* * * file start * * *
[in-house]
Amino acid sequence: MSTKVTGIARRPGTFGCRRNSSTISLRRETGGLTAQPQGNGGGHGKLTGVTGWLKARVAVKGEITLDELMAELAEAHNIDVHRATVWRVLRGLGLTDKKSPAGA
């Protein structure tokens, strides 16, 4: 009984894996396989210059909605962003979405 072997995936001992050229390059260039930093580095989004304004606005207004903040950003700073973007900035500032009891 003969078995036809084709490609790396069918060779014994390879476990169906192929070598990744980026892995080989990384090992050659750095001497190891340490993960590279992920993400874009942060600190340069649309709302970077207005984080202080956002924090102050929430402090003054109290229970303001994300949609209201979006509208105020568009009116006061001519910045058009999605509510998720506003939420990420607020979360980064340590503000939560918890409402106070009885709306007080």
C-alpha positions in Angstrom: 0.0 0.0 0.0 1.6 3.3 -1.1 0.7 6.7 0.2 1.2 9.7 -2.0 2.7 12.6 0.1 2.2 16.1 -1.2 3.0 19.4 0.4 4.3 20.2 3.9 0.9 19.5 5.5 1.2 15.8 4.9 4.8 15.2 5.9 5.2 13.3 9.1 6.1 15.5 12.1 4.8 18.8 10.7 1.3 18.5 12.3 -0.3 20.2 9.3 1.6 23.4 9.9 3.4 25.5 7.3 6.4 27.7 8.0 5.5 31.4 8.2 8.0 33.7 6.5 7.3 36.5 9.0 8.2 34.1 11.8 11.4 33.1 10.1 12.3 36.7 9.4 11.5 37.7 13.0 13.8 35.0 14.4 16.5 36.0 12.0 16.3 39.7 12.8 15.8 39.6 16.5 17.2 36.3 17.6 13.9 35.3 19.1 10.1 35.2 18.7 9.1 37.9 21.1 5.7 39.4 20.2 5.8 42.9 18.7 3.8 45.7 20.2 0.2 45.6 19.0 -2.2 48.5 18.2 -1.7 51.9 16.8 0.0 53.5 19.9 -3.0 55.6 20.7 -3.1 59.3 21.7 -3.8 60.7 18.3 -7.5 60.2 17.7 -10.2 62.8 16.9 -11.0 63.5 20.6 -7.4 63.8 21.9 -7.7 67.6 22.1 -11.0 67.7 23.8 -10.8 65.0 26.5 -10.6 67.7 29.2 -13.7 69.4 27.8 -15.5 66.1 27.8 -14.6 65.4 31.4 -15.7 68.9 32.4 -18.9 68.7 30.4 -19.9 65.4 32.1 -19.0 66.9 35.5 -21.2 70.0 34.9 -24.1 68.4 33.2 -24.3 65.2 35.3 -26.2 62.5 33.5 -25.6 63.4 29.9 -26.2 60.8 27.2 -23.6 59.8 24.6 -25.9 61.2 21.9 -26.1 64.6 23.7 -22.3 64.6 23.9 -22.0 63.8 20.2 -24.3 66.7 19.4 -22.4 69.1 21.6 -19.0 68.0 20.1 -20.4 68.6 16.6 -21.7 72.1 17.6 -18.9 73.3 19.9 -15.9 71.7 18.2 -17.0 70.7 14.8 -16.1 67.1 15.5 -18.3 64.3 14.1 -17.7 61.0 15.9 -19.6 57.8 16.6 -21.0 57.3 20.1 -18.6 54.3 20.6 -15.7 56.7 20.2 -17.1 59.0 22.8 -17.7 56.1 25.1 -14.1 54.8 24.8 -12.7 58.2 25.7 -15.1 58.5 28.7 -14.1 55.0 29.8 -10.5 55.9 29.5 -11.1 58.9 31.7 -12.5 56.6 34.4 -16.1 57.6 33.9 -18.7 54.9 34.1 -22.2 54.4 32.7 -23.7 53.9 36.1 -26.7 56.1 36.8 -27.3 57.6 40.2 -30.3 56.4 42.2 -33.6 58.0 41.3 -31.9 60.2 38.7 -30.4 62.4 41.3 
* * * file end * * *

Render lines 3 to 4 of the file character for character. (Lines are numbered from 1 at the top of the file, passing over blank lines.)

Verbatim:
């Protein structure tokens, strides 16, 4: 009984894996396989210059909605962003979405 072997995936001992050229390059260039930093580095989004304004606005207004903040950003700073973007900035500032009891 003969078995036809084709490609790396069918060779014994390879476990169906192929070598990744980026892995080989990384090992050659750095001497190891340490993960590279992920993400874009942060600190340069649309709302970077207005984080202080956002924090102050929430402090003054109290229970303001994300949609209201979006509208105020568009009116006061001519910045058009999605509510998720506003939420990420607020979360980064340590503000939560918890409402106070009885709306007080």
C-alpha positions in Angstrom: 0.0 0.0 0.0 1.6 3.3 -1.1 0.7 6.7 0.2 1.2 9.7 -2.0 2.7 12.6 0.1 2.2 16.1 -1.2 3.0 19.4 0.4 4.3 20.2 3.9 0.9 19.5 5.5 1.2 15.8 4.9 4.8 15.2 5.9 5.2 13.3 9.1 6.1 15.5 12.1 4.8 18.8 10.7 1.3 18.5 12.3 -0.3 20.2 9.3 1.6 23.4 9.9 3.4 25.5 7.3 6.4 27.7 8.0 5.5 31.4 8.2 8.0 33.7 6.5 7.3 36.5 9.0 8.2 34.1 11.8 11.4 33.1 10.1 12.3 36.7 9.4 11.5 37.7 13.0 13.8 35.0 14.4 16.5 36.0 12.0 16.3 39.7 12.8 15.8 39.6 16.5 17.2 36.3 17.6 13.9 35.3 19.1 10.1 35.2 18.7 9.1 37.9 21.1 5.7 39.4 20.2 5.8 42.9 18.7 3.8 45.7 20.2 0.2 45.6 19.0 -2.2 48.5 18.2 -1.7 51.9 16.8 0.0 53.5 19.9 -3.0 55.6 20.7 -3.1 59.3 21.7 -3.8 60.7 18.3 -7.5 60.2 17.7 -10.2 62.8 16.9 -11.0 63.5 20.6 -7.4 63.8 21.9 -7.7 67.6 22.1 -11.0 67.7 23.8 -10.8 65.0 26.5 -10.6 67.7 29.2 -13.7 69.4 27.8 -15.5 66.1 27.8 -14.6 65.4 31.4 -15.7 68.9 32.4 -18.9 68.7 30.4 -19.9 65.4 32.1 -19.0 66.9 35.5 -21.2 70.0 34.9 -24.1 68.4 33.2 -24.3 65.2 35.3 -26.2 62.5 33.5 -25.6 63.4 29.9 -26.2 60.8 27.2 -23.6 59.8 24.6 -25.9 61.2 21.9 -26.1 64.6 23.7 -22.3 64.6 23.9 -22.0 63.8 20.2 -24.3 66.7 19.4 -22.4 69.1 21.6 -19.0 68.0 20.1 -20.4 68.6 16.6 -21.7 72.1 17.6 -18.9 73.3 19.9 -15.9 71.7 18.2 -17.0 70.7 14.8 -16.1 67.1 15.5 -18.3 64.3 14.1 -17.7 61.0 15.9 -19.6 57.8 16.6 -21.0 57.3 20.1 -18.6 54.3 20.6 -15.7 56.7 20.2 -17.1 59.0 22.8 -17.7 56.1 25.1 -14.1 54.8 24.8 -12.7 58.2 25.7 -15.1 58.5 28.7 -14.1 55.0 29.8 -10.5 55.9 29.5 -11.1 58.9 31.7 -12.5 56.6 34.4 -16.1 57.6 33.9 -18.7 54.9 34.1 -22.2 54.4 32.7 -23.7 53.9 36.1 -26.7 56.1 36.8 -27.3 57.6 40.2 -30.3 56.4 42.2 -33.6 58.0 41.3 -31.9 60.2 38.7 -30.4 62.4 41.3 